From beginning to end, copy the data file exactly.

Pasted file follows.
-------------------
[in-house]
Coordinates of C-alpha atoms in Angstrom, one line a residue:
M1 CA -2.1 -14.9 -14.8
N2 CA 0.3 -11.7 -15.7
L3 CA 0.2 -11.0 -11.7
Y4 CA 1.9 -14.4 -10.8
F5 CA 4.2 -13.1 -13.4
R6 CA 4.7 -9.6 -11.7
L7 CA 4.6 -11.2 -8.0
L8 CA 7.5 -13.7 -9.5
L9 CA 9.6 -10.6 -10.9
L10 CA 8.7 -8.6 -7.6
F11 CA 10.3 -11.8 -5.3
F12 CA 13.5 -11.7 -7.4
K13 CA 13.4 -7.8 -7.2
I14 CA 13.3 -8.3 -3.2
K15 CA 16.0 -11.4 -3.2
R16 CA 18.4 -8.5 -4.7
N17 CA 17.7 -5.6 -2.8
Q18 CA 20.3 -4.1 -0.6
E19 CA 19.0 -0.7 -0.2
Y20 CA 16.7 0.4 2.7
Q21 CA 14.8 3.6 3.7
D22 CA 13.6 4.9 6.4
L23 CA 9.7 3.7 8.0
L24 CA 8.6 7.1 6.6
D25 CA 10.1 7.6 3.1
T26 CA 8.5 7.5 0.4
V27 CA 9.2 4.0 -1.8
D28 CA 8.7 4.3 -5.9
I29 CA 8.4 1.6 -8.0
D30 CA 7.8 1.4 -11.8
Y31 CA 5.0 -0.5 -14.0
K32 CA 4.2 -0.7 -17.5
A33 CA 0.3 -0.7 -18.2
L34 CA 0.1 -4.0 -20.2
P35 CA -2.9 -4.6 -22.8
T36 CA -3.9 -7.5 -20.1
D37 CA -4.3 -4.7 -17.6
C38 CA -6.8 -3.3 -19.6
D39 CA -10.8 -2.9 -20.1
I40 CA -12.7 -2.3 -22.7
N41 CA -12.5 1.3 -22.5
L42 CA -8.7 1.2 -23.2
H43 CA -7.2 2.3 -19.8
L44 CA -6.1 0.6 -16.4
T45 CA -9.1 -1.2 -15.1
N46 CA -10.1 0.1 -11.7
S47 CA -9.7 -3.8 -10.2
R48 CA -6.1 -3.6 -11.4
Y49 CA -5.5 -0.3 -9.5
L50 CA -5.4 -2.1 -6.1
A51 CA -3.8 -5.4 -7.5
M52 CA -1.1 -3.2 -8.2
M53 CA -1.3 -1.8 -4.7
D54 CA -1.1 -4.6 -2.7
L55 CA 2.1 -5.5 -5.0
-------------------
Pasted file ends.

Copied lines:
[in-house]
Coordinates of C-alpha atoms in Angstrom, one line a residue:
M1 CA -2.1 -14.9 -14.8
N2 CA 0.3 -11.7 -15.7
L3 CA 0.2 -11.0 -11.7
Y4 CA 1.9 -14.4 -10.8
F5 CA 4.2 -13.1 -13.4
R6 CA 4.7 -9.6 -11.7
L7 CA 4.6 -11.2 -8.0
L8 CA 7.5 -13.7 -9.5
L9 CA 9.6 -10.6 -10.9
L10 CA 8.7 -8.6 -7.6
F11 CA 10.3 -11.8 -5.3
F12 CA 13.5 -11.7 -7.4
K13 CA 13.4 -7.8 -7.2
I14 CA 13.3 -8.3 -3.2
K15 CA 16.0 -11.4 -3.2
R16 CA 18.4 -8.5 -4.7
N17 CA 17.7 -5.6 -2.8
Q18 CA 20.3 -4.1 -0.6
E19 CA 19.0 -0.7 -0.2
Y20 CA 16.7 0.4 2.7
Q21 CA 14.8 3.6 3.7
D22 CA 13.6 4.9 6.4
L23 CA 9.7 3.7 8.0
L24 CA 8.6 7.1 6.6
D25 CA 10.1 7.6 3.1
T26 CA 8.5 7.5 0.4
V27 CA 9.2 4.0 -1.8
D28 CA 8.7 4.3 -5.9
I29 CA 8.4 1.6 -8.0
D30 CA 7.8 1.4 -11.8
Y31 CA 5.0 -0.5 -14.0
K32 CA 4.2 -0.7 -17.5
A33 CA 0.3 -0.7 -18.2
L34 CA 0.1 -4.0 -20.2
P35 CA -2.9 -4.6 -22.8
T36 CA -3.9 -7.5 -20.1
D37 CA -4.3 -4.7 -17.6
C38 CA -6.8 -3.3 -19.6
D39 CA -10.8 -2.9 -20.1
I40 CA -12.7 -2.3 -22.7
N41 CA -12.5 1.3 -22.5
L42 CA -8.7 1.2 -23.2
H43 CA -7.2 2.3 -19.8
L44 CA -6.1 0.6 -16.4
T45 CA -9.1 -1.2 -15.1
N46 CA -10.1 0.1 -11.7
S47 CA -9.7 -3.8 -10.2
R48 CA -6.1 -3.6 -11.4
Y49 CA -5.5 -0.3 -9.5
L50 CA -5.4 -2.1 -6.1
A51 CA -3.8 -5.4 -7.5
M52 CA -1.1 -3.2 -8.2
M53 CA -1.3 -1.8 -4.7
D54 CA -1.1 -4.6 -2.7
L55 CA 2.1 -5.5 -5.0